The near record oil prices have
left U.S. oil majors
as the envy of industry during the third quarter reporting period, according to many industry analysts. "This is clearly a sector that investors shouldn't worry
about having disappointing earnings surprises," said one.
"The question is not whether they will beat consensus estimates, but by how much they'll beat estimates," said another. Such expectations from analysts and investors come as crude oil prices in the third-quarter hit ten-year highs and averaged $31.63 a barrel, up from $21.72 a barrel during the period last year.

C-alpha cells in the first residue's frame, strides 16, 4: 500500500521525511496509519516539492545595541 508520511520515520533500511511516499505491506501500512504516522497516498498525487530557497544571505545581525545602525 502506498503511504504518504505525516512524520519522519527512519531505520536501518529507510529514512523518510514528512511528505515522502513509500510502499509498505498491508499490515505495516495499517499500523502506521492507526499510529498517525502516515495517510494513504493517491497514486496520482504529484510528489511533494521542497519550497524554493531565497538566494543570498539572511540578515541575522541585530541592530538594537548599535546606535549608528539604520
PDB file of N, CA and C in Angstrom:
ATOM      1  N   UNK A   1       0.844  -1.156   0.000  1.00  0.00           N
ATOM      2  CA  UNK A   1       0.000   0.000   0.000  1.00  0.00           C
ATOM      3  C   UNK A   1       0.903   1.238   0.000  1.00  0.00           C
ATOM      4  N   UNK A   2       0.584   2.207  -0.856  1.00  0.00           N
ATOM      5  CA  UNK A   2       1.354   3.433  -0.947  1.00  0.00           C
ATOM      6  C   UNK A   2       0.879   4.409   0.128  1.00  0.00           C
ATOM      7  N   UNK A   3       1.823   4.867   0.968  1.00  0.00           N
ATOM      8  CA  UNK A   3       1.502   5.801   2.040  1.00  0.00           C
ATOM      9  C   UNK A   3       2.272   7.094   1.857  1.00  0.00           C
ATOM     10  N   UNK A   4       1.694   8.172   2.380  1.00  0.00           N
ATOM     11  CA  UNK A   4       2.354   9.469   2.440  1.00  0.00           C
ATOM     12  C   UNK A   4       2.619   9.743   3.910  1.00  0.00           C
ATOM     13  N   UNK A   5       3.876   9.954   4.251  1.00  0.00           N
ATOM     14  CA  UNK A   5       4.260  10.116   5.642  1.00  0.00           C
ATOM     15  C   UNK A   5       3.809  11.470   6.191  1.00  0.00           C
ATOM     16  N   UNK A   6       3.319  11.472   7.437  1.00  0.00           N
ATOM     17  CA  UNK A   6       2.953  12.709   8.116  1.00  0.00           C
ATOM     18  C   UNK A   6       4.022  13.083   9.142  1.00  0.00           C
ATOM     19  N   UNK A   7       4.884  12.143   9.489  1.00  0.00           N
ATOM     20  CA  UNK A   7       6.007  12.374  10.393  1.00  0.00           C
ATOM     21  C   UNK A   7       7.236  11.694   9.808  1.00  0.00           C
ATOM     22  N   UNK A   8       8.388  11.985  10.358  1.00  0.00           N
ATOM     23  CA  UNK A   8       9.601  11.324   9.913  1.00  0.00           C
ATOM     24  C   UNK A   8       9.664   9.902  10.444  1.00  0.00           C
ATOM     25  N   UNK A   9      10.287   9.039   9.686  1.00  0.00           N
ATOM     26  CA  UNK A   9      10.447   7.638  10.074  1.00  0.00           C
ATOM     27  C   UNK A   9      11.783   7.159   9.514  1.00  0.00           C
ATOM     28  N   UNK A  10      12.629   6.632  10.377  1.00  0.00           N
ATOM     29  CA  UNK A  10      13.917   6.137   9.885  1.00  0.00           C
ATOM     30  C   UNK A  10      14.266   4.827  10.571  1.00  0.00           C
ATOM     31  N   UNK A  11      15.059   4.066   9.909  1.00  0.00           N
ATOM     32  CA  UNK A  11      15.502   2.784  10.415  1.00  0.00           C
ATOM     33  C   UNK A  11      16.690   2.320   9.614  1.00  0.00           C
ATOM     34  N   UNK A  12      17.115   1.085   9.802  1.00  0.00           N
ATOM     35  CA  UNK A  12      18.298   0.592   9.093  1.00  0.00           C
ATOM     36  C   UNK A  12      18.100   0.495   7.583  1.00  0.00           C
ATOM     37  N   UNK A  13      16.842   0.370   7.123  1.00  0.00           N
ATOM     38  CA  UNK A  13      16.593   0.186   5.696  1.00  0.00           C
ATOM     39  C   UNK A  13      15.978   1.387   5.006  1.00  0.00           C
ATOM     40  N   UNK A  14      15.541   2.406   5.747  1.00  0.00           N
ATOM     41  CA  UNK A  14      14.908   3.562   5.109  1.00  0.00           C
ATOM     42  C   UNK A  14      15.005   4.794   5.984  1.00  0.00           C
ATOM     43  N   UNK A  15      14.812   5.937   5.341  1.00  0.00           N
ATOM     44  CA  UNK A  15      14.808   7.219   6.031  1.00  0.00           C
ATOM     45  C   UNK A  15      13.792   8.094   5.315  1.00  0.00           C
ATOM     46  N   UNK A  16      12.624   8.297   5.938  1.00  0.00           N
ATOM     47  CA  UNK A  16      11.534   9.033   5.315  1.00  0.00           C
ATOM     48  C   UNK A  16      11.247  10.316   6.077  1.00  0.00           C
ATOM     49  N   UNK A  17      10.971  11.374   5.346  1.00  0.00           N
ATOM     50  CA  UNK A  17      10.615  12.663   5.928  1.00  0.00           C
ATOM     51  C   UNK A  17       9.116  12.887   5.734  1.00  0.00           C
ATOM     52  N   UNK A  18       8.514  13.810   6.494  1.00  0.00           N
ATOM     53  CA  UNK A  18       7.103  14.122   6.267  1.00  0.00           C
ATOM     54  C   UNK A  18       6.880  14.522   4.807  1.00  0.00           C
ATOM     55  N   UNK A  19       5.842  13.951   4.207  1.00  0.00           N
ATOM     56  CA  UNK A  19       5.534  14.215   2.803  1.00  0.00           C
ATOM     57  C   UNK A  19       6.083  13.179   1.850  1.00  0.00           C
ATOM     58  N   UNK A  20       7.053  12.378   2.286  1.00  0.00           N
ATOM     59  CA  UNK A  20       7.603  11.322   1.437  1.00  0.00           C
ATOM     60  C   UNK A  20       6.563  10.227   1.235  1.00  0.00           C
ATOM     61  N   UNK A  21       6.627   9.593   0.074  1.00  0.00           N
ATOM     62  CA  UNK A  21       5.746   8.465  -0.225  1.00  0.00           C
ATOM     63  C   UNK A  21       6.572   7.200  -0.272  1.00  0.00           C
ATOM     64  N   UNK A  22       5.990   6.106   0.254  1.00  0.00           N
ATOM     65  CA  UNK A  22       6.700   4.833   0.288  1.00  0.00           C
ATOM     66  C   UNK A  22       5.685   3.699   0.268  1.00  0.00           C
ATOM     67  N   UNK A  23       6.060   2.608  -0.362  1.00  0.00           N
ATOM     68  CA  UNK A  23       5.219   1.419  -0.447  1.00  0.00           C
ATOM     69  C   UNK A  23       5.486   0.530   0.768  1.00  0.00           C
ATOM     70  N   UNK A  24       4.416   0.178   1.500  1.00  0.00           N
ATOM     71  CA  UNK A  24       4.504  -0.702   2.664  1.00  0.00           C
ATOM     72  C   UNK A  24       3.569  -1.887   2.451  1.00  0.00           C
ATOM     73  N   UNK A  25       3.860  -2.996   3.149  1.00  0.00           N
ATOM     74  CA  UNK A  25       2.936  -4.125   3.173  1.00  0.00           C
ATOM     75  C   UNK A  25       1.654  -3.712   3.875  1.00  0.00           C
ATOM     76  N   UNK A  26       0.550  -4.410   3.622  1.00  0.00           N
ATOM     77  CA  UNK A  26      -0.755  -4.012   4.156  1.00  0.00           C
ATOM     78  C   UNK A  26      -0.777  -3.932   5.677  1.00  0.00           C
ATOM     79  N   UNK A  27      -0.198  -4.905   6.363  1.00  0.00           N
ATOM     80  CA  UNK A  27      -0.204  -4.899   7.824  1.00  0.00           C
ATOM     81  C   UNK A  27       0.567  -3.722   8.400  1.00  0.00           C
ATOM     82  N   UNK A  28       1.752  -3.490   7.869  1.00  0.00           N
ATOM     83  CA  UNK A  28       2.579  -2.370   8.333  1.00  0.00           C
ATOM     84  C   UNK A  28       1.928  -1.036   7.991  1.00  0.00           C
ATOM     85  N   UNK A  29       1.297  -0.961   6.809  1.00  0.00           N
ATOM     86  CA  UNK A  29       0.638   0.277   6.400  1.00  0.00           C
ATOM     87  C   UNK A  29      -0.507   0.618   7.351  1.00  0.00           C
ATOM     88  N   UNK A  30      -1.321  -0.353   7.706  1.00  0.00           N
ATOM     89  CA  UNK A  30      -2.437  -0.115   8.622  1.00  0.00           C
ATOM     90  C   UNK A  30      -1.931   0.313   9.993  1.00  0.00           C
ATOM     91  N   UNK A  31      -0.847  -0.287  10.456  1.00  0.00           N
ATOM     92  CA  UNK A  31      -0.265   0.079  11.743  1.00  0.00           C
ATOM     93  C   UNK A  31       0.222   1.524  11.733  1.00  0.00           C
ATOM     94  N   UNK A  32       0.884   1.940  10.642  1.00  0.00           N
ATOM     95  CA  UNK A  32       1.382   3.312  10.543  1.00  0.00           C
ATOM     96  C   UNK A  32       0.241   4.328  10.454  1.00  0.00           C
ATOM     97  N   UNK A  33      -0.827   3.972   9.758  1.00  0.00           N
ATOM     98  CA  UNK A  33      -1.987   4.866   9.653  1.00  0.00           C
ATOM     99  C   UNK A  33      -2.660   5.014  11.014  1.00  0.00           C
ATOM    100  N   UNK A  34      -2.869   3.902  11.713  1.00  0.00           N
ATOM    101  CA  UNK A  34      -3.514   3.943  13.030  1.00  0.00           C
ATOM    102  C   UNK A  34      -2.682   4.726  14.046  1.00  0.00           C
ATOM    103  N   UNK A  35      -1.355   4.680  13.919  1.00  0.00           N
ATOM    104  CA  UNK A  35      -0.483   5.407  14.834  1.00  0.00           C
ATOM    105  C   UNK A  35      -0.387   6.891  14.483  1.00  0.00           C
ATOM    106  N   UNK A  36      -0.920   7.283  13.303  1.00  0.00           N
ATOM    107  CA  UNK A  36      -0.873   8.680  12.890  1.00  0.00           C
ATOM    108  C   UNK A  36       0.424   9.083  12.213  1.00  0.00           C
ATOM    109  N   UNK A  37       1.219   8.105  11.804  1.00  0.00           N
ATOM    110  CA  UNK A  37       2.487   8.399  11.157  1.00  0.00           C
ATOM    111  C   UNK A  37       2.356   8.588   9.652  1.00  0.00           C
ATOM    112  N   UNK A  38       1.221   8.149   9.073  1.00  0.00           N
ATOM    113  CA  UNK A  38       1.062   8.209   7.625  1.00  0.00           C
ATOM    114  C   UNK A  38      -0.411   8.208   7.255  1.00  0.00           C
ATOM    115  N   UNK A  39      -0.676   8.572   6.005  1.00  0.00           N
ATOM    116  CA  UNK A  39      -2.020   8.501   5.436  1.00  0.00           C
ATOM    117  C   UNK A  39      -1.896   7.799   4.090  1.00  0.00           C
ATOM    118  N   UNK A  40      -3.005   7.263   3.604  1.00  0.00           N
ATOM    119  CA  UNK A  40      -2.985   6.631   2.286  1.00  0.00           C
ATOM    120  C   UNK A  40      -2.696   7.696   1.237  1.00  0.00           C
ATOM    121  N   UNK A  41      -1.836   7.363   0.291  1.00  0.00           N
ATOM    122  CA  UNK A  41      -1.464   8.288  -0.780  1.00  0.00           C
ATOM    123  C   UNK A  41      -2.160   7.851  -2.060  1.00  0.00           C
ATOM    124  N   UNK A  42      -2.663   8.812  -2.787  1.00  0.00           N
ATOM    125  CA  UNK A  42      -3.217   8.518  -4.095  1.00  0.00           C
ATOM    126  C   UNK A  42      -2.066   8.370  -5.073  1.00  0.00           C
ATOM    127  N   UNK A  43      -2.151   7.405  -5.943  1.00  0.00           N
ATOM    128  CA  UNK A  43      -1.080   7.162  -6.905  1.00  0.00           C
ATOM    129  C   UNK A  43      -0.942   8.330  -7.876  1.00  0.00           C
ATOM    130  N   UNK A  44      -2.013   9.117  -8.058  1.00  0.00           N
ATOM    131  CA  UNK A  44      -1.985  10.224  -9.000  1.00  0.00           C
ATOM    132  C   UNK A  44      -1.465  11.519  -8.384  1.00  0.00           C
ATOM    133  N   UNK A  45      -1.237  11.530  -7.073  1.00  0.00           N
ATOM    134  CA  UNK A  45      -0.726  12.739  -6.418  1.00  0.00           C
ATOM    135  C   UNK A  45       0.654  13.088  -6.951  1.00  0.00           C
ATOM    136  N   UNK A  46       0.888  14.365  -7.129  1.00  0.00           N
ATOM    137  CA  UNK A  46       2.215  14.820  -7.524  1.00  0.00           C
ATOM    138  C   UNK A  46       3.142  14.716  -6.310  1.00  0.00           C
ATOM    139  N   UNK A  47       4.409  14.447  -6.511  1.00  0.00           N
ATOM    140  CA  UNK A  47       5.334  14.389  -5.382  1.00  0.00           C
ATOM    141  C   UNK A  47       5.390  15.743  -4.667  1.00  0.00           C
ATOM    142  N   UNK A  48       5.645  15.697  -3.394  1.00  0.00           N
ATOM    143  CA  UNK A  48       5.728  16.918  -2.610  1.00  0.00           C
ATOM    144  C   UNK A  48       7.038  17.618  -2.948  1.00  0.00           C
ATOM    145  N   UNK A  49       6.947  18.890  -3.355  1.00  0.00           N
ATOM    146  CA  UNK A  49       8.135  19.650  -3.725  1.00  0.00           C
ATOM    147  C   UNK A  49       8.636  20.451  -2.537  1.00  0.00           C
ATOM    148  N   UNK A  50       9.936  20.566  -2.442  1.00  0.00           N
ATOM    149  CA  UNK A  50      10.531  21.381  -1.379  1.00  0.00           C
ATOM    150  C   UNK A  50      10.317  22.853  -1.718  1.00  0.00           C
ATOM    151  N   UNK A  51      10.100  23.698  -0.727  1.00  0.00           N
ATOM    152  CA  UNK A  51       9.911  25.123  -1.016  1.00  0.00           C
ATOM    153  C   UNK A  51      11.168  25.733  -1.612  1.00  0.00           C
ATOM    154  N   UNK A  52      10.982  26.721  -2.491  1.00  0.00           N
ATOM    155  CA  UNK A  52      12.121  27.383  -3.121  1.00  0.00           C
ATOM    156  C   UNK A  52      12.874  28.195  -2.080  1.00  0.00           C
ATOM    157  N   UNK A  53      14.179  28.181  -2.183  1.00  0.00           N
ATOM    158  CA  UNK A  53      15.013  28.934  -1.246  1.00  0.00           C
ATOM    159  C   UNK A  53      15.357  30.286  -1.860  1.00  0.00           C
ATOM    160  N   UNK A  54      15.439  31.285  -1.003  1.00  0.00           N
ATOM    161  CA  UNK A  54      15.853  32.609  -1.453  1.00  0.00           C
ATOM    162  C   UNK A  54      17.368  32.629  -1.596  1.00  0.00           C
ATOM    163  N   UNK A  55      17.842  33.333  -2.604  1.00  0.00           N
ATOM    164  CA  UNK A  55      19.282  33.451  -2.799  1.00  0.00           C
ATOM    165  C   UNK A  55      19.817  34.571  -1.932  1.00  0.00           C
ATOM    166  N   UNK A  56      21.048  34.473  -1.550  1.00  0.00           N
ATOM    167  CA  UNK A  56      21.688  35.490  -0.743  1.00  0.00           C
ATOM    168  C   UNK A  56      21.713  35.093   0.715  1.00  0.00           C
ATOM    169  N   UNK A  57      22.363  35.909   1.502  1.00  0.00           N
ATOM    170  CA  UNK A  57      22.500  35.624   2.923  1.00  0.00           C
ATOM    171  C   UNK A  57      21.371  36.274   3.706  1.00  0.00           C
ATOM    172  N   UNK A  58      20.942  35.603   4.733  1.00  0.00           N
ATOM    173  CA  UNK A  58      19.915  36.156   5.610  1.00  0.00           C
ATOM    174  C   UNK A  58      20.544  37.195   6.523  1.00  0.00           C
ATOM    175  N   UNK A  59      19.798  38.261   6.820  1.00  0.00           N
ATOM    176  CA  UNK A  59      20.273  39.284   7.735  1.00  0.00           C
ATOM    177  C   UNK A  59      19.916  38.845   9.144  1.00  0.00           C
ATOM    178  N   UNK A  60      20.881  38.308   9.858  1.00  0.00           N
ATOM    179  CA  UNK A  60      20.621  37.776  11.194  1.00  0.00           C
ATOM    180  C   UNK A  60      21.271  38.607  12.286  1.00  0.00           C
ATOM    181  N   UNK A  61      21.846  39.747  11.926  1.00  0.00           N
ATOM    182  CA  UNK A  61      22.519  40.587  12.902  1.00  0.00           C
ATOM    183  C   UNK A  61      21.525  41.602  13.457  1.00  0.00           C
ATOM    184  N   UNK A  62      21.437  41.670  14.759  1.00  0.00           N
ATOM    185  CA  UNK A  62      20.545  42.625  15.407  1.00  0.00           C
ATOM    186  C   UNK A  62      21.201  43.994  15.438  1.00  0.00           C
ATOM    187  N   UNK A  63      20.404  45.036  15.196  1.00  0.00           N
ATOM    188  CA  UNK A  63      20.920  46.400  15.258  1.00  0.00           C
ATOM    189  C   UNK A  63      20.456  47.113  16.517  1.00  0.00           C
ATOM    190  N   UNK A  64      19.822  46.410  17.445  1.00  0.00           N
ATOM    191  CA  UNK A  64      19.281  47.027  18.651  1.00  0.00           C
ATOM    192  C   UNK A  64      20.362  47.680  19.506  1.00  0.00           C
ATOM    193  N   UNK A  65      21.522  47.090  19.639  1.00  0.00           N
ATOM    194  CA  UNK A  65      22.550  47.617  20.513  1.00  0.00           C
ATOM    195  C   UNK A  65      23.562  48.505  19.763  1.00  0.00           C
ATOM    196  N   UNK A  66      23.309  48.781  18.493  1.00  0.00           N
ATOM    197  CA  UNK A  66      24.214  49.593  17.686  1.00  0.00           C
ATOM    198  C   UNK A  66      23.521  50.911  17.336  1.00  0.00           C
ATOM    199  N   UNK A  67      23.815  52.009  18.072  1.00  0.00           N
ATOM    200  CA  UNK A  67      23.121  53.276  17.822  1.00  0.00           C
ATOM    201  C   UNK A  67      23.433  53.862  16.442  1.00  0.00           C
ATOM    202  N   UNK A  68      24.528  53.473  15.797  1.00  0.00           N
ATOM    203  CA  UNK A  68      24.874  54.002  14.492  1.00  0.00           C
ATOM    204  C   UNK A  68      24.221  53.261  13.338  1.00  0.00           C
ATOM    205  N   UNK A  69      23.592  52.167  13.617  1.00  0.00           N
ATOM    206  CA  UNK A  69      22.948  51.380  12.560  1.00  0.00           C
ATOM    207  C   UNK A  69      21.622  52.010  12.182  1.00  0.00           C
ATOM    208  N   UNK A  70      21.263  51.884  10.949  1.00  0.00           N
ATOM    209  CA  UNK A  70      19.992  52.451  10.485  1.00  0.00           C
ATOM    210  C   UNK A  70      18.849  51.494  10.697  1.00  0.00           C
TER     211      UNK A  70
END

U.S. natural gas prices were just as scorching, averaging $4.48 per million British thermal units compared to $2.55 a year ago.
Exxon Mobil Corp., for instance, said its second-quarter profits were the highest in U.S. corporate history.
Other so-called integrated oil companies -- those with both upstream and downstream businesses -- such as Texaco Inc., Chevron Corp., and Phillips Petroleum Co., also posted big second-quarter profits alongside healthier returns on gasoline and other refined oil.